By Jerri-Lynn Scofield, who has worked as a securities lawyer and a derivatives trader. She is currently writing a book about textile artisans.
Nearly six years after a NY cop killed Eric Garner, the New York State Assembly has effectively outlawed the use of chokeholds, making use of them felony charges.
At least they named the legislation after him, the Eric Garner Anti-Chokehold Act.
I’ve chosen to post today on the New York action, and left you, dear readers, to rely on a Common Dreams crosspost I also put up, to discuss the broader national police legislation, proposed yesterday by the Congressional Black Caucus. among other mainstream Democrats, for reasons I will dispose of here. I expect there will be ample opportunity to discuss this national policing legislation anon.
Why no discussion now of the national bill?
First, the odious Kamala Harris is front and centre in promoting the national bill, and I don’t trust her at all on policing reform matters nor for that matter on any criminal justice issues, frankly. She is aided and abetted by Cory Booker – to whom, rightly or wrongly,I give the benefit of the doubt. This may be partly because as a fellow rhodent, I understand the incredible pressures to which he is subject,
Some of the NC commentariat might pillory me for that statement. Bring it on! Seriously, although I don’t myself know Booker, someone whose opinion I trust, does, And so I would give him benefit of the doubt in proposing this bill, which certainly forwards some worthwhile objectives. But it merely lays them on the table.
So that leads me to a second reason to laud the NY state action, compared to the national Congressional Black Caucus proposals. Republicans do not appear to be on board in support, and so I fear this entire exercise in Democrat-driven reform may at the end of the day reduce to nothing more than mere virtue signalling.
Away from DC machinations and back to New York. The action NY state legislators undertook, defied police unions to put forward a countervailing reform measure. Which changes the law on the ground in the state of New York (where I happen to be a resident) which is much more significant than signalling a mere intent to change anything (as the national legislation does).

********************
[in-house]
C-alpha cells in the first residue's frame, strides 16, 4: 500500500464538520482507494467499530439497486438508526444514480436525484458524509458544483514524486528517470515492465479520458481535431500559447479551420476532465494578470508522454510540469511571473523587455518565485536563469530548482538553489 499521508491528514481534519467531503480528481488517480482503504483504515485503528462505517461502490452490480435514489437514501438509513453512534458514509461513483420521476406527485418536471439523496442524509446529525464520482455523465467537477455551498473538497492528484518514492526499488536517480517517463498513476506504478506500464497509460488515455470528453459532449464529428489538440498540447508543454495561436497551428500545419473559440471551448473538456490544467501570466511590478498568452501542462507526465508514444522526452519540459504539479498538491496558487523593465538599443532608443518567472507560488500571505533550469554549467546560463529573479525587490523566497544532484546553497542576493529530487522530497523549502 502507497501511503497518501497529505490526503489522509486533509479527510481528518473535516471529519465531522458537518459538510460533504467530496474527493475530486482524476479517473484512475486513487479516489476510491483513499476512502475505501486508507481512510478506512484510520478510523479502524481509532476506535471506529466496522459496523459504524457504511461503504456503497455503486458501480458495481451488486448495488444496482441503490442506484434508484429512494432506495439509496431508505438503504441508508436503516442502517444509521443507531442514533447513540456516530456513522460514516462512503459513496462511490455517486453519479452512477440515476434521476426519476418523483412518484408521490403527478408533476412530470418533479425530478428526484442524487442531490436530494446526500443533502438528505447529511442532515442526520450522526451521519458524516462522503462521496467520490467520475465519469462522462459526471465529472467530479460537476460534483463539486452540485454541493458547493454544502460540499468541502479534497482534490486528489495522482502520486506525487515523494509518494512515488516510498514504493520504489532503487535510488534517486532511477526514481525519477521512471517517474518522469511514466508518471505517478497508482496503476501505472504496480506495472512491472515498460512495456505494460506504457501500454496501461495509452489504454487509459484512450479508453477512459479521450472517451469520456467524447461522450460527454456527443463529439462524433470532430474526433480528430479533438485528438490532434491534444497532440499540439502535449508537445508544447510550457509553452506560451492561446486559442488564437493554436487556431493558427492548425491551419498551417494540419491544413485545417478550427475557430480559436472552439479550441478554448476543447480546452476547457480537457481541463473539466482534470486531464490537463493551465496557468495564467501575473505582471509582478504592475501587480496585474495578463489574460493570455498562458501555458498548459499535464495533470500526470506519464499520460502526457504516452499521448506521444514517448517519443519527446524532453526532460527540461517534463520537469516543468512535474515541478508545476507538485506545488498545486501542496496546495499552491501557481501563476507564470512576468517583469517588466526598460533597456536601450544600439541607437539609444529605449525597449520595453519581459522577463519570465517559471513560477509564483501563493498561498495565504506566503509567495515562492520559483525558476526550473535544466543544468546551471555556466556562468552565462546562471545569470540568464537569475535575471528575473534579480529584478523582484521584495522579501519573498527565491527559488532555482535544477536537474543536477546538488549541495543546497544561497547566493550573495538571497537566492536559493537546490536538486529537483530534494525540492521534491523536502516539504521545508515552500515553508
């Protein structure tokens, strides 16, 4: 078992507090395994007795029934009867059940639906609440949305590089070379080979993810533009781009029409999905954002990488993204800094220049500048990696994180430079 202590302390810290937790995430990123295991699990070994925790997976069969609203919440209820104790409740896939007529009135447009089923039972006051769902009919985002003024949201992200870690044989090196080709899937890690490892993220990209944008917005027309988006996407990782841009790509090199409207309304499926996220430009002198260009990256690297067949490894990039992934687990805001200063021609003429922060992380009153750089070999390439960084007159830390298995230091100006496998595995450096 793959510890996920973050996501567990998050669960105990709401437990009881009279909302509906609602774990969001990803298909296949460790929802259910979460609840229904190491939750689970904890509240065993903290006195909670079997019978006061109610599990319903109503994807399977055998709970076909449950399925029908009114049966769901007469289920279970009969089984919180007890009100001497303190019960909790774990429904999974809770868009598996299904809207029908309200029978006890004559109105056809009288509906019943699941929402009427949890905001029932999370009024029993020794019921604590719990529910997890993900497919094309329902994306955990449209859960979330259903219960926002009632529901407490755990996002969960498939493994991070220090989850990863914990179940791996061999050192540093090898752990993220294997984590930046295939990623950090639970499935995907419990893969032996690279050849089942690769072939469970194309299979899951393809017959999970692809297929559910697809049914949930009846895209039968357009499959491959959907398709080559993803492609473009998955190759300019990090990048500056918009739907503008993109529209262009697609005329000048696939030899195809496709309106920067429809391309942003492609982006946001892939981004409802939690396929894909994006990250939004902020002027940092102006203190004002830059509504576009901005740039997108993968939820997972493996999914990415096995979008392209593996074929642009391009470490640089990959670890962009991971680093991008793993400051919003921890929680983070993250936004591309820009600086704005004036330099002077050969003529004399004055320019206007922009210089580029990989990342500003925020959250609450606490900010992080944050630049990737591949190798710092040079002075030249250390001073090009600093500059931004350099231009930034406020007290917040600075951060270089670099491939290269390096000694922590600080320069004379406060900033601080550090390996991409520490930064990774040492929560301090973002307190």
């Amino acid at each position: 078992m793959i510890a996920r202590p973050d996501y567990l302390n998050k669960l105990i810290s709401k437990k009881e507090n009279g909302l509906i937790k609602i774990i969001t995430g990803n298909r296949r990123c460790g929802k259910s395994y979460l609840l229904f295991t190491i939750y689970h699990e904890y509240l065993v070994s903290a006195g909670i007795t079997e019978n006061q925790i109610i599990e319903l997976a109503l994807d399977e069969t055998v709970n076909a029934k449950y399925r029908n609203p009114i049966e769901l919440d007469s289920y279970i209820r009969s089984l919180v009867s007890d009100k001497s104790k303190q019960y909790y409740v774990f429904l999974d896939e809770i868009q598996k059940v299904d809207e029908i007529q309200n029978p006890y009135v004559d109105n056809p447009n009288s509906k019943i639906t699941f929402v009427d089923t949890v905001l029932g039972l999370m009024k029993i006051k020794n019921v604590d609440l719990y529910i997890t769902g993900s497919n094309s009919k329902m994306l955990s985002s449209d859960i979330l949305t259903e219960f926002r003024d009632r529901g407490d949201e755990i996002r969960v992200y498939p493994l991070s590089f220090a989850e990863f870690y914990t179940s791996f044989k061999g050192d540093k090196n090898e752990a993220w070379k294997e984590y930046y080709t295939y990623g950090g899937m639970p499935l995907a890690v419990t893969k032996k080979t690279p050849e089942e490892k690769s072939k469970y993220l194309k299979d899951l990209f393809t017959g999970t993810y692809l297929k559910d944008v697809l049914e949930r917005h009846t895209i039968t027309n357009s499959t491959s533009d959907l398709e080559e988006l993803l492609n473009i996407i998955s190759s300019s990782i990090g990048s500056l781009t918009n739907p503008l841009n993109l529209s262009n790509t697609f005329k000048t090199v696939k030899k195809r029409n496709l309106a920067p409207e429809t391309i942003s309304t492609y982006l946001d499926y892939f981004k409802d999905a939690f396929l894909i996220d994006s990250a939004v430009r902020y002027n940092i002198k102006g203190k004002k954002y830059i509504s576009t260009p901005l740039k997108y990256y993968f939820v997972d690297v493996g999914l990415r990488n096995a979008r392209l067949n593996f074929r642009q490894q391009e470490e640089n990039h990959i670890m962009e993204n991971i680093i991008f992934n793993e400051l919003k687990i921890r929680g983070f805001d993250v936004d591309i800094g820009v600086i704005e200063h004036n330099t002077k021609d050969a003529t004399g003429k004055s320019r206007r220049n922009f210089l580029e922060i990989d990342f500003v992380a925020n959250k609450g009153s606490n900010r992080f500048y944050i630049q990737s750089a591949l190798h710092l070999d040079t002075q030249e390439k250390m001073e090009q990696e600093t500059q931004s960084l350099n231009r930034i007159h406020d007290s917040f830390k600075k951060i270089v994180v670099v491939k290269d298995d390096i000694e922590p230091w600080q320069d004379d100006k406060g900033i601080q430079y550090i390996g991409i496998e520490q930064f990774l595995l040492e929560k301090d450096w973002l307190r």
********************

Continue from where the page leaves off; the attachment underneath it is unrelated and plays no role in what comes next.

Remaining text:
The New York measure creates a new crime called aggravated strangulation, which carries a maximum sentence of 15 years, and occurs when a police or peace officer, using a chokehold or similar restraint, applies pressure to the throat or windpipe of a person, according to Assembly Speaker Carl Heastie’s office. The offense adheres if the officer restricts breathing or otherwise impedes intake of air, and the action causes serious physical injury or death, according to Syacuse.com, NY lawmakers pass law named after Eric Garner that criminalizes police cdhokeholds
Well. Pity similar measures weren’t ‘in effect at the relevant time, in either New York to help Eric Garner, or in Minneapolis, to stop what Derek Chauvin allegedly did to George Floyd.
New York Governor Andrew Cuomo has indicated he will sign the bill into law – as if he could do anything else, given the current political climate. But I shan’t minimise the potential impact of this bill. Per a statement released by the New York State Assembly, 996 people have reported being put in chokeholds by NYPD officers since Garner’s death, according to a CBS News account, New York lawmakers pass anti-chokehold bill named for Eric Garner.
The New York law change doesn’t do squat for either Eric Garner or George Floyd. May each of them rest in peace.
But it will perhaps make New York cops think twice about using chokeholds going forward.